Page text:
Book Spotlight: Keeanga-Yamahtta Taylor, From #BLACKLIVESMATTER to Black Liberation
"Every movement needs a catalyst, an event that captures people's experiences and draws them out of their isolation into a collective force with the power to transform social conditions."
Keeanga-Yamahtta Taylor, From #BLACKLIVESMATTER to Black Liberation (2016)
From #BLACKLIVESMATTER to Black Liberation is an intricate discussion of Black political movements past and present. It explores the myriad intersecting social and political issues which have attempted to assuage Black resistance and derail racial progress. While Taylor forsakes the necessity of outlining her methodology approach, necessary for an academic, I would assume its absence was intentional and an indicator that the book is intended to serve a wider audience. Taylor, instead, explains that the intention of the book is to explore ‘why the movement marching under the banner of Black Lives Matter has emerged under the nation’s first Black president’. Furthermore, Taylor statement that ‘it is almost never useful to compare eras’ acts, in some ways, as a warning to the books non-linear addressing of past Black movements as she skillfully navigates us back and forth in time to provide an insightful reading of a history of America’s racial resistance movements.
For Taylor, the struggle African Americans face is economical and born out of capitalism racist actions of 'plunder, conquest, and slavery.' And explains that the economic system of capitalism thrives ‘on the exploitation of the many by the few’ and that racial ‘oppression is used to justify, “explain”, and make sense of rampant inequality.' This seems to be the underlining basis to which Taylor’s argument is founded on and is artfully woven into her critical reflection of history, where for example, it is highlighted how the implementation of certain government policies have stood to affirm the state's position as regulator and protector of American capitalism. An example of this being in the actions of President Johnson’s administration in the passing of legislation to expand the welfare state to include social programs such as ‘job training, housing, food stamps, and other forms of assistance.’ According to Taylor, this ‘inadvertently helped to define Black inequality as primarily an economic question’ and would ultimately contribute to the “welfare queen” stereotype which depicts lower class Blacks as lazy and exploiting state aid.
According to Taylor the subject of class is essential to any understanding of race relations in the United States. While class differences within the African American community have always existed Taylor explains that ‘the absence of formal barriers to Black economic and political achievement’ −as exemplified by the visibility of a small group of Black elites− ‘has allowed for more differentiation among African Americans [...which has] frayed notions of “community”’ and stood to affirm ‘the premise that Black inequality is a product of the slackening of… work ethics and self-sufficiency.' It is in this context that Taylor explains the election of Barack Obama as 'heralded as the pinnacle of Black achievement’. It becomes appropriate to acknowledge here, that according to Taylor, while the Black elite represents a small section of the African Americans population the size of this group becomes less important than the fact that their existence vindicates American capitalism of working against Black people.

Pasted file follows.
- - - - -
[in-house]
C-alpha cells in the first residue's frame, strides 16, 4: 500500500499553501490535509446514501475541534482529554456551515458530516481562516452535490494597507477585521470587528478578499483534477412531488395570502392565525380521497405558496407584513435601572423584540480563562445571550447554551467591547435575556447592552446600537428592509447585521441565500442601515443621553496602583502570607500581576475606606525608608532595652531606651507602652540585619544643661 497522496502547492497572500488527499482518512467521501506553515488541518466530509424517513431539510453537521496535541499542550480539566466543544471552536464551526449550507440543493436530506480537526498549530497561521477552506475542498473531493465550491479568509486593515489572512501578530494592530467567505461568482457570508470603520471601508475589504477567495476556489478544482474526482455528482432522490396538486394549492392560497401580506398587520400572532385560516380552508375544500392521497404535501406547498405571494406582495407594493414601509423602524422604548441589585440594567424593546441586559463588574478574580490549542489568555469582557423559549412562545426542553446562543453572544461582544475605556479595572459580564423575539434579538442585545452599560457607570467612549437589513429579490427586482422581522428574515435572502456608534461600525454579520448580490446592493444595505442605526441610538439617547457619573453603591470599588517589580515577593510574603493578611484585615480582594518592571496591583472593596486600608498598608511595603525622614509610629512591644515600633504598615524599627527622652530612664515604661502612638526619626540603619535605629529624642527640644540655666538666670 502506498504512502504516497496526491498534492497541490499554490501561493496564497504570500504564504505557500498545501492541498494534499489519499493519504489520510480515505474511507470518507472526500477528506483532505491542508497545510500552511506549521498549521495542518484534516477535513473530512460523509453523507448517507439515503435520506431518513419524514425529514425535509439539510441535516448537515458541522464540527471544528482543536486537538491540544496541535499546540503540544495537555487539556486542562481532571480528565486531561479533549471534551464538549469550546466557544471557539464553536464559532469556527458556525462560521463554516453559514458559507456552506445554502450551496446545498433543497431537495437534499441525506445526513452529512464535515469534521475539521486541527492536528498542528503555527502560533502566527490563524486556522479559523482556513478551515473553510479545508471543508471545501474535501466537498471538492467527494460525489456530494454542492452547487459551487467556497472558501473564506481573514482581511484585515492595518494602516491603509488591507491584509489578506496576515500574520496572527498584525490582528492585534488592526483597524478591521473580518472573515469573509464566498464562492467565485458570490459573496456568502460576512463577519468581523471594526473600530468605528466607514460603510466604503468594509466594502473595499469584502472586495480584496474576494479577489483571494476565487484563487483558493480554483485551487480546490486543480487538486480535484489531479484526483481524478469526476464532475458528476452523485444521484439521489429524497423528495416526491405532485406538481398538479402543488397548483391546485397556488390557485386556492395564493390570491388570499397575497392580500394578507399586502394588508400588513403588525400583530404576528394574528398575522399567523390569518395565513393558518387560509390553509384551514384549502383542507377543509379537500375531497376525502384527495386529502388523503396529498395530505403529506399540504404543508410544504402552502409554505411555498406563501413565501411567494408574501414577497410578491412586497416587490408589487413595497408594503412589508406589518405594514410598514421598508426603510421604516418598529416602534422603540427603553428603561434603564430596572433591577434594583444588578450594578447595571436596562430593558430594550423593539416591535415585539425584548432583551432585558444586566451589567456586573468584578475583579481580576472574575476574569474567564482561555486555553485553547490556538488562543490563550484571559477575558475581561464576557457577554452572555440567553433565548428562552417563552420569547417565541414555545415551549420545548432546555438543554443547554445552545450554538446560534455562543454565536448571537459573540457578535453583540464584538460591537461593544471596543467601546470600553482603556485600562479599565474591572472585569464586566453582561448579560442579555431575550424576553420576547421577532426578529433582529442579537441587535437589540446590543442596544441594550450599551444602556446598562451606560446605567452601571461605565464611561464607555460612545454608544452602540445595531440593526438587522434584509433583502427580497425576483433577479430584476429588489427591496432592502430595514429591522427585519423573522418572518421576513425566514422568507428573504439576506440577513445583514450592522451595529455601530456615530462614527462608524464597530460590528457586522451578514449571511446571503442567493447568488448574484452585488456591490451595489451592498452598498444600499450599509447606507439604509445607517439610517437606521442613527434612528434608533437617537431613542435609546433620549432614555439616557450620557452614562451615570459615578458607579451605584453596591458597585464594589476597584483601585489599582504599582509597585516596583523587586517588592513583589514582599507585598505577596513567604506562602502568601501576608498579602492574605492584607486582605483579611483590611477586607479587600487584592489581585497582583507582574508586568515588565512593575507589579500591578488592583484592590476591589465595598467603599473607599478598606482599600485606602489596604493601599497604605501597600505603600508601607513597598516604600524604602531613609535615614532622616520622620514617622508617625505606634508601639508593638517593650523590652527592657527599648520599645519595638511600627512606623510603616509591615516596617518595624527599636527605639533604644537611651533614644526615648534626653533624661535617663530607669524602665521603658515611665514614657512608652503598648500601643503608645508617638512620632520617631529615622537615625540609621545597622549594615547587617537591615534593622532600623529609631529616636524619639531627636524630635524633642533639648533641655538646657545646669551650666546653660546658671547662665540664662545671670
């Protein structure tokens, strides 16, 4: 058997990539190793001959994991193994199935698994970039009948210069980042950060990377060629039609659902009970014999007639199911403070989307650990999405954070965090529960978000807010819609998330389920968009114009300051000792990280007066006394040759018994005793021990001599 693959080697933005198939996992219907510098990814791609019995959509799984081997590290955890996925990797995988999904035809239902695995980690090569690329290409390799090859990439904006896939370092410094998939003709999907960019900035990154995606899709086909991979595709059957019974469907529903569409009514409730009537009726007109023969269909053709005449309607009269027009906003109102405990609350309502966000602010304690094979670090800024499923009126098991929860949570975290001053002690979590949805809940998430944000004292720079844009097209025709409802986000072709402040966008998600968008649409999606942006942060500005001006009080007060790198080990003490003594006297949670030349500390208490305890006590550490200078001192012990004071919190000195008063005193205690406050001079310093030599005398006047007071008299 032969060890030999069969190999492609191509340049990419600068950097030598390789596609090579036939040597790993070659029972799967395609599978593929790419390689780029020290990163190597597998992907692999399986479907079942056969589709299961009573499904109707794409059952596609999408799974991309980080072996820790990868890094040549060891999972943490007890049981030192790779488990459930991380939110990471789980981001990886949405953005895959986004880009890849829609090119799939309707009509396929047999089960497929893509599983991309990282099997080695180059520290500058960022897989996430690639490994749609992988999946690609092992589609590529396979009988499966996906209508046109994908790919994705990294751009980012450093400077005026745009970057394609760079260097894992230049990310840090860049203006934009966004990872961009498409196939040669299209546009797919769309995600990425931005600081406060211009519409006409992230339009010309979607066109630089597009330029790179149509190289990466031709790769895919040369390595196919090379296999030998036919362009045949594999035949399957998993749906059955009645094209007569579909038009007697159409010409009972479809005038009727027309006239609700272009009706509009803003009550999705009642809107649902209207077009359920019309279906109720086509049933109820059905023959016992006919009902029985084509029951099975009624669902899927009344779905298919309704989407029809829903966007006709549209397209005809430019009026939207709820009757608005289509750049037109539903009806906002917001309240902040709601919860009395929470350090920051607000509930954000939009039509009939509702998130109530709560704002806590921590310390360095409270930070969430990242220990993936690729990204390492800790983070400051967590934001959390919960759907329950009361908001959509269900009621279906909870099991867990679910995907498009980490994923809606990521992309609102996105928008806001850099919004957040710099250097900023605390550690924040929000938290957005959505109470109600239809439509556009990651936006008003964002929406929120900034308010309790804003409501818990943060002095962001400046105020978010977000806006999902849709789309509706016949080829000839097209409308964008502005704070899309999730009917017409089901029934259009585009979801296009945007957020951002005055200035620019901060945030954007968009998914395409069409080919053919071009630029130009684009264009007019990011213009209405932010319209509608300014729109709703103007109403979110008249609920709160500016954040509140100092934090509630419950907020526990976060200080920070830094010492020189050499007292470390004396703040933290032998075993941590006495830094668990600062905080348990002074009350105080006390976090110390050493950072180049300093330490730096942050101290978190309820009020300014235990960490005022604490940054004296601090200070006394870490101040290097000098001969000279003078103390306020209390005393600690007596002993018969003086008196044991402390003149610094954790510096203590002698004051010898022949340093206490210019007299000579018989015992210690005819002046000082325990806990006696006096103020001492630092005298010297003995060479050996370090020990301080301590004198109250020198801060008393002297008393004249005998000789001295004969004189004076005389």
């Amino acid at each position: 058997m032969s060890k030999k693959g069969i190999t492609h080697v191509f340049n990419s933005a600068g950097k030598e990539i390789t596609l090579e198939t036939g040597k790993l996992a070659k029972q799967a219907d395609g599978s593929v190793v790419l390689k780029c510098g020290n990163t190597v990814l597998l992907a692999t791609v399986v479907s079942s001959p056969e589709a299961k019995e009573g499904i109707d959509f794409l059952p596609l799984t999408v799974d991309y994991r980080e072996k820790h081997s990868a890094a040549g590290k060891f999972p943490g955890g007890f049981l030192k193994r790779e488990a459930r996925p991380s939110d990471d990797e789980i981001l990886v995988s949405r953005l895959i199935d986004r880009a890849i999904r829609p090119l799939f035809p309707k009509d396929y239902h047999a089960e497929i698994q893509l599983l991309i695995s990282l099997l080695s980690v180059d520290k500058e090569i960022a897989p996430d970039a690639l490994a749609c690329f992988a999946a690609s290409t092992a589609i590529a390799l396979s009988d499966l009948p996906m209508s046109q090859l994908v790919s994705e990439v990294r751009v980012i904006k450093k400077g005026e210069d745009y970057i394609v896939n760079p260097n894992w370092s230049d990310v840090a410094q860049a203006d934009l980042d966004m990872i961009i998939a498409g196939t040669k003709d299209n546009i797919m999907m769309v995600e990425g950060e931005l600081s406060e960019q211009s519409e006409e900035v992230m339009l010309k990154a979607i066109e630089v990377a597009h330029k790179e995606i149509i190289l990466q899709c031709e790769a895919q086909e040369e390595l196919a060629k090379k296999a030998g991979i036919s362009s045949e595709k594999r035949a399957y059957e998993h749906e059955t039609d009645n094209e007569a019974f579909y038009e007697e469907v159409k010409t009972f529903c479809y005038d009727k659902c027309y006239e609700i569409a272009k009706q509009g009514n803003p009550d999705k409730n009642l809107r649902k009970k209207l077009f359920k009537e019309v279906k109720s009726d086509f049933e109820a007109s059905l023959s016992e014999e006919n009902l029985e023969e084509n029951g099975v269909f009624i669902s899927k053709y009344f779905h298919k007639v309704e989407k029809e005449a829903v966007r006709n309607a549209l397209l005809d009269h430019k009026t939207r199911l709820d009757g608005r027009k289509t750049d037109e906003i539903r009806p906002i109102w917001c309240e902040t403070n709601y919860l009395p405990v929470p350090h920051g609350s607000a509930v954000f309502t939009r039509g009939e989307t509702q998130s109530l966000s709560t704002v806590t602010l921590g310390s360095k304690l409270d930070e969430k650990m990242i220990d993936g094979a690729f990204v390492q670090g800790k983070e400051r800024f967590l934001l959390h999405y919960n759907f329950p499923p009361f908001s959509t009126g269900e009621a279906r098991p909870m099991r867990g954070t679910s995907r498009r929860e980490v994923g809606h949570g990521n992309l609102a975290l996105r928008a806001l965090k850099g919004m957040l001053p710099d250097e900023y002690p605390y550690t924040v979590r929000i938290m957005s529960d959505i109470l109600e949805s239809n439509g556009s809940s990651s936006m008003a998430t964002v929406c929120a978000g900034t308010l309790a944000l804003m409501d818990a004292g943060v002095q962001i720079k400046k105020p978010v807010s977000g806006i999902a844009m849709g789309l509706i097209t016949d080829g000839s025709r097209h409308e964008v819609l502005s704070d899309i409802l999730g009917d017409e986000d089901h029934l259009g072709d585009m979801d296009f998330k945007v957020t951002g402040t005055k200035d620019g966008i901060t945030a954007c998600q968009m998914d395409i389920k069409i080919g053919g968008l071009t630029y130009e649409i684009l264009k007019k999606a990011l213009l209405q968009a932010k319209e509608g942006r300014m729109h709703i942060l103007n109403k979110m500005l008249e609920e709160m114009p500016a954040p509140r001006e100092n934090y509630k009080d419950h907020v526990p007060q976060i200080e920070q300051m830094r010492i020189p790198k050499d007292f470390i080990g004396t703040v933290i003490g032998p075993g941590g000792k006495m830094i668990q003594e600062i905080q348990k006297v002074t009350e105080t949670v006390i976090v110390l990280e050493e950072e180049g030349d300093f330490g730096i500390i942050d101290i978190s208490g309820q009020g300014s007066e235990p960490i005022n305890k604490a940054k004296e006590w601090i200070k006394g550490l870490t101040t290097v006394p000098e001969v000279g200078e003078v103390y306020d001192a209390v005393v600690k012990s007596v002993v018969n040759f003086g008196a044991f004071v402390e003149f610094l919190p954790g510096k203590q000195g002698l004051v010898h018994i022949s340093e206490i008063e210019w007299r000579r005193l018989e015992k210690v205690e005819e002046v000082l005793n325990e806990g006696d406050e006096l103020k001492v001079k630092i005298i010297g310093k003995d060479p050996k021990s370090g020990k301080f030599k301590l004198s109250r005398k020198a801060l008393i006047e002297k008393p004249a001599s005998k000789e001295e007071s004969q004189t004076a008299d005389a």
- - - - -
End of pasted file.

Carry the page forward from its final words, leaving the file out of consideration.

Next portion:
While it is understood that there ‘have been many changes in Black life, politics, and culture over the years ‘the threat and reality of police surveillance, scrutiny, violence, and even murder has remained remarkably consistent.' And that conveniently, the “colorblind” era –which we may have seen come to an end, and to which Taylor recognise as a reaction to the post-Civil Rights Movement− prompted the reframing of racist political language and the repackaging of anti-Black political ideologies have led to an assault on Black lives through racially bias government policies. Going back further in time, it is explained that by the 1970s Black movement colorblind politics was used to ‘explain the retreat from public expenditure as a consequence of moral decay and the rise of criminality in the “inner-city”’ and that under the guise of a “culture of poverty” President Nixon and his cabinet shrunk welfare while increasing the policing state in response to ‘the “unruly” Black population’. Furthermore, new powers enacted by the Nixon administration, such as the 1970 RICO act (Racketeer Influenced and Corrupt Organizations Act), allowed for more than a thousand activists to be subpoenaed and forced journalists, Black Panthers, and Puerto Rican nationalists ‘to testify in grand jury hearings that were nothing but fishing expeditions’. Though it would, however, set a dangerous precedence in the use of policing and surveillance as a method of social subordination. And since 1971 ‘the prison population in America has risen by 700 percent.’ ‘”Blacks are stopped, searched, arrested and imprisoned at rates higher than people of other races”’ not to mention state courts extort their Black population (such as the case in Ferguson) for ‘monies derived from fees and fines’ which ‘is considered a perfectly acceptable practice.'
Tayor closes the book by thinking about the ingenuity of the Black Lives Matter movement in that it embodies new ways of organising which reject former Civil Rights strategies of a centralised (male) figureheads. Though Tayor isn't fully optimistic about the movement, instead one can read some trepidation towards the movement's future especially if it fails to ultimately align itself with economic and labour issues. But what is sure is that Black Lives Matter is the movement we need right now. And this book, if anything, stands to explain why.